Assets under management of NBFCs under the co-lending model are nearing the ₹1-lakh crore mark, five years since the model came into existence.

“Over the medium term, growth momentum is seen healthy at 35-40 per cent annually, amidst rising interests of partners – NBFCs and banks,” Crisil said in a note, adding that these partners are likely to increase their focus on other asset classes such as MSME and home loans, given the higher risk weights for personal loans.

Share of loans

Personal loans account for a third of overall co-lending AUM across the industry, followed by housing loans at around 20 per cent and unsecured MSME loans and gold loans at 13 per cent each. Secured MSME (including loans against property) and vehicle loans comprise the remaining 20 per cent.

Growth in unsecured loans, including consumer loans (personal and consumer durable) and SME loans, is seen slowing down to 25-35 per cent in FY25 compared with the estimated growth of 35 per cent in FY24.

Co-lending AUM of NBFCs’ is estimated to be around ₹75,000 crore as of September 2023, up from ₹55,000 crore in March 2023, Crisil said, adding that it expects this AUM to cross ₹1-lakh crore by March 2024 or latest by Q1 FY25.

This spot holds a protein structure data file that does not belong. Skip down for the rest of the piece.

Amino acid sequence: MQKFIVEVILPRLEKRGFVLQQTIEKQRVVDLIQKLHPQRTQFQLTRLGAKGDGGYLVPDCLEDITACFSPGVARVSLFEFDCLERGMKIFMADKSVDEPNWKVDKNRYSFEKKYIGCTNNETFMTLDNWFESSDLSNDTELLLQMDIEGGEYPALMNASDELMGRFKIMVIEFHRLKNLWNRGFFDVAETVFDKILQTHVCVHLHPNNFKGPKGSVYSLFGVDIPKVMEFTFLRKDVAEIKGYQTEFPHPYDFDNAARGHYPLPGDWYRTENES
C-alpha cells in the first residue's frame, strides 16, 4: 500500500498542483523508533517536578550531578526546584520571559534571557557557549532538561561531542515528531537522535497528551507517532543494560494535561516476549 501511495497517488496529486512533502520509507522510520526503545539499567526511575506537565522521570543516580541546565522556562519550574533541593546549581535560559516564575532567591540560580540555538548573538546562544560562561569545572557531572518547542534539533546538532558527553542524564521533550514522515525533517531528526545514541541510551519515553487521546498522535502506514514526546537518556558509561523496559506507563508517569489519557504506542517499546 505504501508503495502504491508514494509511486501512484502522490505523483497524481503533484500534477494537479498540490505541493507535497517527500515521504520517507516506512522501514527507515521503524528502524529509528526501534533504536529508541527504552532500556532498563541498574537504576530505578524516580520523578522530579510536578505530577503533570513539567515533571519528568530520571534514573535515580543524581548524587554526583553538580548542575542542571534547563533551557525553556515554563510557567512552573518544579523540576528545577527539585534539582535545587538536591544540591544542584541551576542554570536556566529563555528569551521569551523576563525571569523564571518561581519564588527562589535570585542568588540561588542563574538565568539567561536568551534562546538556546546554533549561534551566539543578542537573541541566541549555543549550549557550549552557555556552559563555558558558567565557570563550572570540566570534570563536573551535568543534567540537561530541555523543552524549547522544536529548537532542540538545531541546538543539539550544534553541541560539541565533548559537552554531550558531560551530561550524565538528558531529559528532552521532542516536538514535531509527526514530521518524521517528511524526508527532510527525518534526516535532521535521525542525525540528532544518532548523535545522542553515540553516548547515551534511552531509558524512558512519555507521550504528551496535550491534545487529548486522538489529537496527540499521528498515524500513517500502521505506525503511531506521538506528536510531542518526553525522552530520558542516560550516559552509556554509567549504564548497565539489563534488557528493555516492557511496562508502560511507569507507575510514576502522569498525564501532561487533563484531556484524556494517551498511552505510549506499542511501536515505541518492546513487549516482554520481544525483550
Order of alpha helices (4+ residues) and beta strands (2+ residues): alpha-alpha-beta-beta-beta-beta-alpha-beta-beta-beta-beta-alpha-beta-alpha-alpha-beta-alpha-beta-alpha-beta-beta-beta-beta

“The share of personal loan in the co-lending book could decline in FY25, and that of MSME and home loans should go up. This will be supported by government’s focus on increasing share of MSME sector contribution in India’s GDP and ‘Housing for All’ initiatives,” said Malvika Bhotika, Director, Crisil Ratings, adding that co-lending will continue to see increased traction as NBFCs look for alternative funding sources to cater to the healthy demand for retail loans.

The estimates are based on a study of around 100 NBFCs, accounting for over 90 per cent of the sector’s AUM. However, only about a third of these have active co-lending books at present.

‘Win-win’ for NBFCs

Crisil said co-lending is a “win-win” for NBFCs and banks alike as it allows sharing of risk and rewards. For NBFCs, particularly for mid-sized and smaller ones, it enables access to bank funding and diversification in funding avenues.

Growth is seen supported by controlled asset quality seen so far in the co-lending portfolio of banks and NBFCs. The increase in risk weights for bank lending to NBFCs has also worked in favour of the co-lending model as it allows NBFCs to grow in a capital-efficient manner whereas banks have optimal access to niche customers and geographies and help in meeting their priority sector lending targets.

“While sustenance of asset quality will be the key to long-term success of the co-lending business model, the manner in which regulations governing co-lending evolve will also bear watching,” it said.